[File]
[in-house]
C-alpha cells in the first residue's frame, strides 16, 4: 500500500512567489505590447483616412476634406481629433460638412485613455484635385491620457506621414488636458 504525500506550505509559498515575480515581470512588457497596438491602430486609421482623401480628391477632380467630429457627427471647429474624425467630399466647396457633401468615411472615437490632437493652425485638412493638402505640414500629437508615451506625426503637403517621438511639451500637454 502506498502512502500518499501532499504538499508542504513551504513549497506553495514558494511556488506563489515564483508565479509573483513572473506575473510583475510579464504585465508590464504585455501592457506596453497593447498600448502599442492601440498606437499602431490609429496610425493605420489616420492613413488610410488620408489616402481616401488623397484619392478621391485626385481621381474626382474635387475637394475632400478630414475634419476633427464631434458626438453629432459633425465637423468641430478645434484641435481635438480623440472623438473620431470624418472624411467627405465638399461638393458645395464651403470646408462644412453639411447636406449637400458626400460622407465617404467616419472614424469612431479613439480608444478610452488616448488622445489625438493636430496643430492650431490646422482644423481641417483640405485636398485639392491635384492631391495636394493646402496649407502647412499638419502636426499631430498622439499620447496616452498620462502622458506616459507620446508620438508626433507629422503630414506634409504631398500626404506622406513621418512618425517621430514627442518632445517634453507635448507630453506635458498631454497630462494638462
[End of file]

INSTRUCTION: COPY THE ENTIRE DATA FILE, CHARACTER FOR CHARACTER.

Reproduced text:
[in-house]
C-alpha cells in the first residue's frame, strides 16, 4: 500500500512567489505590447483616412476634406481629433460638412485613455484635385491620457506621414488636458 504525500506550505509559498515575480515581470512588457497596438491602430486609421482623401480628391477632380467630429457627427471647429474624425467630399466647396457633401468615411472615437490632437493652425485638412493638402505640414500629437508615451506625426503637403517621438511639451500637454 502506498502512502500518499501532499504538499508542504513551504513549497506553495514558494511556488506563489515564483508565479509573483513572473506575473510583475510579464504585465508590464504585455501592457506596453497593447498600448502599442492601440498606437499602431490609429496610425493605420489616420492613413488610410488620408489616402481616401488623397484619392478621391485626385481621381474626382474635387475637394475632400478630414475634419476633427464631434458626438453629432459633425465637423468641430478645434484641435481635438480623440472623438473620431470624418472624411467627405465638399461638393458645395464651403470646408462644412453639411447636406449637400458626400460622407465617404467616419472614424469612431479613439480608444478610452488616448488622445489625438493636430496643430492650431490646422482644423481641417483640405485636398485639392491635384492631391495636394493646402496649407502647412499638419502636426499631430498622439499620447496616452498620462502622458506616459507620446508620438508626433507629422503630414506634409504631398500626404506622406513621418512618425517621430514627442518632445517634453507635448507630453506635458498631454497630462494638462